Court guardianship is a special form of guardianship in which the Family Court or High Court becomes the child's guardian and displaces the parents (or other guardians) from that role. (It used to be called "wardship".) The court usually appoints the Department of Child, Youth and Family Services to play the role of guardian as the court's agent.
The central principle behind court guardianship is the protection of the child. In some cases it is the only effective legal response to a new and unforeseen problem.
Placing a child under court guardianship does not deprive natural parents of guardianship, but rather makes their rights and powers subject to the authority of the court.
Court guardianship is governed by the CARE OF CHILDREN ACT 2004, which came into force on 1 July 2005, replacing the GUARDIANSHIP ACT 1968.
The following people may apply to the Family or High Court for a child to be placed under the court's guardianship -
Placing a child under court guardianship is a measure of last resort, and the power should be exercised only where it is necessary in the interests of the child and any aspects of the wider public interest. In all cases involving the guardianship or care of children the court will treat the child's welfare and best interests as the first and most important concern.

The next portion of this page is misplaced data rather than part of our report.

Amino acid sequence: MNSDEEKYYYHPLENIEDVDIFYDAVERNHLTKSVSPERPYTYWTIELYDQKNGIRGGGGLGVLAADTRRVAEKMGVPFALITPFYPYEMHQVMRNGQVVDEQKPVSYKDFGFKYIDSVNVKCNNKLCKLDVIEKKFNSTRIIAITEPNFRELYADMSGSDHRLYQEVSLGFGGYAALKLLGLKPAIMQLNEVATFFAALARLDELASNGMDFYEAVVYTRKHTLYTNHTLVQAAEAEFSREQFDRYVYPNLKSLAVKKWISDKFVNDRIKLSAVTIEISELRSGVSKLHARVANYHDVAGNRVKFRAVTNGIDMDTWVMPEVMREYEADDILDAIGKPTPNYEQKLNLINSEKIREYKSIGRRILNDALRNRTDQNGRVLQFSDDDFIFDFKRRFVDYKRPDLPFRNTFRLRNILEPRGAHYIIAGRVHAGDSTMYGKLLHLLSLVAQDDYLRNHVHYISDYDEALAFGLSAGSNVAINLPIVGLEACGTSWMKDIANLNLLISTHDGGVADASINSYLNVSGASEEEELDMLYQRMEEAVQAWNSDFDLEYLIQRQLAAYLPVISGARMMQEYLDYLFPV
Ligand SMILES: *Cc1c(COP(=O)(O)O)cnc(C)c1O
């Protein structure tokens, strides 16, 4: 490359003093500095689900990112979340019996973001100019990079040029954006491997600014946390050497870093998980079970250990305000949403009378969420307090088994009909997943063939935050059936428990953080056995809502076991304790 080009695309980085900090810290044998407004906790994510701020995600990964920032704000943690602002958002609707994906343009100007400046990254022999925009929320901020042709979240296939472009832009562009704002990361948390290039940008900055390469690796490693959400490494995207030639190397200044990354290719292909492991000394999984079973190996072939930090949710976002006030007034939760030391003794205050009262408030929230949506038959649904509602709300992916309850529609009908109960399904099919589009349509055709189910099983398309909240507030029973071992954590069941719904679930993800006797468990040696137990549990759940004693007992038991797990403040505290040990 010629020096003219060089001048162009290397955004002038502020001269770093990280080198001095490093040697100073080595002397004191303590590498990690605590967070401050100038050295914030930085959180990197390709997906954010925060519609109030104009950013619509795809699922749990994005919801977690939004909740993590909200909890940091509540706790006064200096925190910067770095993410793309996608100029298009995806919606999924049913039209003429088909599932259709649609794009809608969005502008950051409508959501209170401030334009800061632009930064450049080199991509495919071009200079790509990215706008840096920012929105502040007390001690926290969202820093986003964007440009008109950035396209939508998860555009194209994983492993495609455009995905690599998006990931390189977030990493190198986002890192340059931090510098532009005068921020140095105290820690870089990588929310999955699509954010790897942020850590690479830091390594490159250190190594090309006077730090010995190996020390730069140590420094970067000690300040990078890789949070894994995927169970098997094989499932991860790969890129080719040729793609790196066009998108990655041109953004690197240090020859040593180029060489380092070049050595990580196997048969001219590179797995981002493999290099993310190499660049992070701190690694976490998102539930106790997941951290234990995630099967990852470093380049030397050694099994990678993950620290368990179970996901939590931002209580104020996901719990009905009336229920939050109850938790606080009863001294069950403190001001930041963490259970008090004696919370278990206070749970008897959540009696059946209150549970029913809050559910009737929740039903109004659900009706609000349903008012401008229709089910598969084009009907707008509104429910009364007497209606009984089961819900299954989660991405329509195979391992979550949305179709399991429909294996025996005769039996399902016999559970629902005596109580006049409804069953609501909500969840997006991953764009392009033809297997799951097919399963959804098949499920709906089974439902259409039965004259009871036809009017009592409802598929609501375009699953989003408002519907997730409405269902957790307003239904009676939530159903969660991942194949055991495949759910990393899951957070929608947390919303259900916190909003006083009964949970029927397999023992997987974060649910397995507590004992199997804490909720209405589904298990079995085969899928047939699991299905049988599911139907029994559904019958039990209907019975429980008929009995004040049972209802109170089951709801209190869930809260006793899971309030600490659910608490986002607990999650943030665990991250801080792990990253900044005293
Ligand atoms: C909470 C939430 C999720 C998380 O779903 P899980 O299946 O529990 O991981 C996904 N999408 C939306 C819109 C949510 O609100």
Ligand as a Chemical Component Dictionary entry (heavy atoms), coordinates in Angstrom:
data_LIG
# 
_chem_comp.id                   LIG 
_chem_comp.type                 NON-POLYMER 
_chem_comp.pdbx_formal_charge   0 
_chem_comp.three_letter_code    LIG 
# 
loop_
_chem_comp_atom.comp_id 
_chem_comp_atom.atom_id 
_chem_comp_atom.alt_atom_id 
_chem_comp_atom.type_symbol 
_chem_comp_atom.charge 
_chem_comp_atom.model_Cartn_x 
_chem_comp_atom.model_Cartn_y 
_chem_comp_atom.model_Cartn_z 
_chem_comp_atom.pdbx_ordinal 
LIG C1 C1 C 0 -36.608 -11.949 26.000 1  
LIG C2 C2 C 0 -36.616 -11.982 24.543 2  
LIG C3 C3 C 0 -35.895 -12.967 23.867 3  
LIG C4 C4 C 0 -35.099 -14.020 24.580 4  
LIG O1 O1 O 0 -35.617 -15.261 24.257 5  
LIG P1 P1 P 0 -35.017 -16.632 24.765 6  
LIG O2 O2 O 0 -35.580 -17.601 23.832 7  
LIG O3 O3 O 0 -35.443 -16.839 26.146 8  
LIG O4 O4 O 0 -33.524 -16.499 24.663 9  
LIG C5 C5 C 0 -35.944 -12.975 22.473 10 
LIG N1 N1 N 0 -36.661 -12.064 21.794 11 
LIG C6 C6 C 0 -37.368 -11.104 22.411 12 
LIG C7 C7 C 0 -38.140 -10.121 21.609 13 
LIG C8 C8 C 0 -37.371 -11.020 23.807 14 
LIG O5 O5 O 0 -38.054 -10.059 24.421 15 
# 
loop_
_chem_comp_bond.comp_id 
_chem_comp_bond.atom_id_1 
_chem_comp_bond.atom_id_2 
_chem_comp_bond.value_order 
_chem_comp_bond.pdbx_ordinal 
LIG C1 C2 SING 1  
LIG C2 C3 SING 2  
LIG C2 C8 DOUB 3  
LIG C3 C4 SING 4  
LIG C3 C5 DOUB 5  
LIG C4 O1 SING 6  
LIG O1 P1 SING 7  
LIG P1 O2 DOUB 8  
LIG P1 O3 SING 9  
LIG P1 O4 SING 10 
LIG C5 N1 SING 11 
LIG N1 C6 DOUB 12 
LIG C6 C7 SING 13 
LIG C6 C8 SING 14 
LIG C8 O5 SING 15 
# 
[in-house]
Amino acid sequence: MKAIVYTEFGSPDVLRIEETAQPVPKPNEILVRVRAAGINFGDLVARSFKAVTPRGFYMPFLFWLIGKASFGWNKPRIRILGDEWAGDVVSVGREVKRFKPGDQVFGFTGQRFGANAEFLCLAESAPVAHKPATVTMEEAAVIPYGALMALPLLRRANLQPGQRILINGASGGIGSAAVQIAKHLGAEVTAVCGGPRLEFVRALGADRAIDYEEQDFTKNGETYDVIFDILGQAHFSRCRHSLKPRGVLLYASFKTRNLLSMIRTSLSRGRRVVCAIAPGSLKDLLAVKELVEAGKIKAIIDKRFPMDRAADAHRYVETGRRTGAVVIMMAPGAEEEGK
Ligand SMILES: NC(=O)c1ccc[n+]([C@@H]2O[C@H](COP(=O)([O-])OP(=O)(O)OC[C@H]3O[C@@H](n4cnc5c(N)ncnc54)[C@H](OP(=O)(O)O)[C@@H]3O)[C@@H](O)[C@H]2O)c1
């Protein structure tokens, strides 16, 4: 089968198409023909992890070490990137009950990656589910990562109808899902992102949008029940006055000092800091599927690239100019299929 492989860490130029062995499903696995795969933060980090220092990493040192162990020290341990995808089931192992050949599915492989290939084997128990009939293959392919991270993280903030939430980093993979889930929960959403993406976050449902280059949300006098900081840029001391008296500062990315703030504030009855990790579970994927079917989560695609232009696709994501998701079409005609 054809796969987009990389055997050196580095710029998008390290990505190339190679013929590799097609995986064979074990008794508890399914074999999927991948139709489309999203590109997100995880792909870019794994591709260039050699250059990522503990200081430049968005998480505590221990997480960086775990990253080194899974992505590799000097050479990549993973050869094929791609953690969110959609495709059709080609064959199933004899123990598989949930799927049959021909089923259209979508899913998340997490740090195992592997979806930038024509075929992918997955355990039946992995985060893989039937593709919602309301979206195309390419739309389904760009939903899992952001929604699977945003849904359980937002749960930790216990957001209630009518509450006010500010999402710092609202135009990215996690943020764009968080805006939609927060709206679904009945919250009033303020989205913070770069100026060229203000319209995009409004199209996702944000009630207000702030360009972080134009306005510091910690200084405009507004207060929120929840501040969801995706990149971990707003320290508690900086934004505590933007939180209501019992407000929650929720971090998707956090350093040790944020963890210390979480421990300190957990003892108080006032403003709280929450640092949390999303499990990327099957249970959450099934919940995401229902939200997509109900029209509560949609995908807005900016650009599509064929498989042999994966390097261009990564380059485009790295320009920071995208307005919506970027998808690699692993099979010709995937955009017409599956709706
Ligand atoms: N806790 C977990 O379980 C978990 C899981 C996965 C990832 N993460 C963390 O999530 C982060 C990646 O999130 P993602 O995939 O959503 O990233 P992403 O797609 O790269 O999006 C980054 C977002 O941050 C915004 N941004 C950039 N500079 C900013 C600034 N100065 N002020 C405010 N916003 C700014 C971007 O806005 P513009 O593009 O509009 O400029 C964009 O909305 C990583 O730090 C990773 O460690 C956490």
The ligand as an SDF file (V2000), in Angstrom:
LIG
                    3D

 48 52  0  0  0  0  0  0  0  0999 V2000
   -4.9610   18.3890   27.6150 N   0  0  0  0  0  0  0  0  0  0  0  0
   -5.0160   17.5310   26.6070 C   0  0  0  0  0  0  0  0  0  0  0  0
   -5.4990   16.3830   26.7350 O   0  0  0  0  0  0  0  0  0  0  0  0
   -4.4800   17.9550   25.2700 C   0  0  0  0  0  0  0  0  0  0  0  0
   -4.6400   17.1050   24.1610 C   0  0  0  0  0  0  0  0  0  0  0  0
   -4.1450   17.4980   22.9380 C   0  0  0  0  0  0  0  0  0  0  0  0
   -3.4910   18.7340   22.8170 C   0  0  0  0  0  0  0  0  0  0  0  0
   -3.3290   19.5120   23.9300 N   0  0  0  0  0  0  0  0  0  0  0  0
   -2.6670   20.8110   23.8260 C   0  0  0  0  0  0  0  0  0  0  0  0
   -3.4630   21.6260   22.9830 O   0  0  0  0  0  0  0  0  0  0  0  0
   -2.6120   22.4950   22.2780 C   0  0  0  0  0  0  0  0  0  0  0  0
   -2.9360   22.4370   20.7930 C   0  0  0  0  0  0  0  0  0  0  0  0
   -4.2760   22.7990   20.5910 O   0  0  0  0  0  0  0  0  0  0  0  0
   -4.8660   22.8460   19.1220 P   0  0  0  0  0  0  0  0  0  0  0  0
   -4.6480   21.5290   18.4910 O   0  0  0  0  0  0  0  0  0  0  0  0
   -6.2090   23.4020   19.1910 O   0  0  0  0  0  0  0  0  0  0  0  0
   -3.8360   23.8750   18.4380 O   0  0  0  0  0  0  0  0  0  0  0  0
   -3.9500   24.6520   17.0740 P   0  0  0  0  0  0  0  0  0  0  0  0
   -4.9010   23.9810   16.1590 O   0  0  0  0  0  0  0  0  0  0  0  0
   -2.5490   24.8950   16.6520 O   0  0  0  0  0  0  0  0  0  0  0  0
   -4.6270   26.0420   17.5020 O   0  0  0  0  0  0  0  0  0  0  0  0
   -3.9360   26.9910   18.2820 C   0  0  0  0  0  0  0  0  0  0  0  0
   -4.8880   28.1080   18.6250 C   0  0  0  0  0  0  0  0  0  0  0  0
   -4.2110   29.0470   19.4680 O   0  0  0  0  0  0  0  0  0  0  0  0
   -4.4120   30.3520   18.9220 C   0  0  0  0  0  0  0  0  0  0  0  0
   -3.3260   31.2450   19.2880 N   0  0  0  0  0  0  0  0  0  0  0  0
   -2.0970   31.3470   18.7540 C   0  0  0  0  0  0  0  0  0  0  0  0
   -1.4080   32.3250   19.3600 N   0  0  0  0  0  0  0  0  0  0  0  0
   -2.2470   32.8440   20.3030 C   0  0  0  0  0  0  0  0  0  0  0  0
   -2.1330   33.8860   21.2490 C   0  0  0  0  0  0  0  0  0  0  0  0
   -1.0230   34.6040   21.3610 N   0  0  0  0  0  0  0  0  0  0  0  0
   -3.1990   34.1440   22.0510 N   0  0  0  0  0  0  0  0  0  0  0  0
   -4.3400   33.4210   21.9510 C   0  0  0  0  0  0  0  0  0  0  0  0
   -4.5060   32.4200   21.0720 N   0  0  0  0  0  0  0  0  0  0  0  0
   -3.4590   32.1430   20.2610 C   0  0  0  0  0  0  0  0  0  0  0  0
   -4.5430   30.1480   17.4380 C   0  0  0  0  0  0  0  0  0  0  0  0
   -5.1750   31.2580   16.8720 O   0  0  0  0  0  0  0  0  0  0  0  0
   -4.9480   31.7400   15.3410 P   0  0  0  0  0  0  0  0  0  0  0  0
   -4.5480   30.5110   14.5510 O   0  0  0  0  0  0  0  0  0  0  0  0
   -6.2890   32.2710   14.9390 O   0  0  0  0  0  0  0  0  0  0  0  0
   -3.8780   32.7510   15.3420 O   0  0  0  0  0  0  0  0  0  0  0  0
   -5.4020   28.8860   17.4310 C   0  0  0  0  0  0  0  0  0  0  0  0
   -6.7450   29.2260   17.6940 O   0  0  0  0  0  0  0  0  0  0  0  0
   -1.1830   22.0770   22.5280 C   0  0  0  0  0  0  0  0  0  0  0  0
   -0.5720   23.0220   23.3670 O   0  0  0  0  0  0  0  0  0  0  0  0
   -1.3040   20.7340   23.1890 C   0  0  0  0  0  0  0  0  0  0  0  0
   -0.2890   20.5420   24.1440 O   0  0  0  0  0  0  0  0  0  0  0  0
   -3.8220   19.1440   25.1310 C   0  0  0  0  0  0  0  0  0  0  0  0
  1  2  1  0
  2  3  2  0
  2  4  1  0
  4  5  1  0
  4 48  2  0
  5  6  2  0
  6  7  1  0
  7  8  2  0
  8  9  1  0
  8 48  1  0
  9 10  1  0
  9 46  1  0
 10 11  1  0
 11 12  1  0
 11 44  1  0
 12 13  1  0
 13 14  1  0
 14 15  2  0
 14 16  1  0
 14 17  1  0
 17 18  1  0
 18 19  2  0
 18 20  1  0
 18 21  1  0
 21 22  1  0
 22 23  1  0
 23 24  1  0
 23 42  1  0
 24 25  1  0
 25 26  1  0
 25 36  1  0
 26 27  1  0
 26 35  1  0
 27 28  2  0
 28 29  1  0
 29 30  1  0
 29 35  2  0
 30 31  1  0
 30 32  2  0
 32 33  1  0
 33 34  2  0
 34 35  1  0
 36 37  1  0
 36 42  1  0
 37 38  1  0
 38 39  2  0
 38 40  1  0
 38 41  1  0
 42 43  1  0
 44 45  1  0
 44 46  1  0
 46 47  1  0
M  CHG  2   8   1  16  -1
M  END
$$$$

The court's guardianship powers have been exercised in a variety of situations. The reasons for making an order could include the following â€“
An application for court guardianship cannot be made if the person who would be the subject of the application is -
The court's powers are subject to these restrictions â€“
Unless the court makes some earlier order, the court's guardianship automatically ends when
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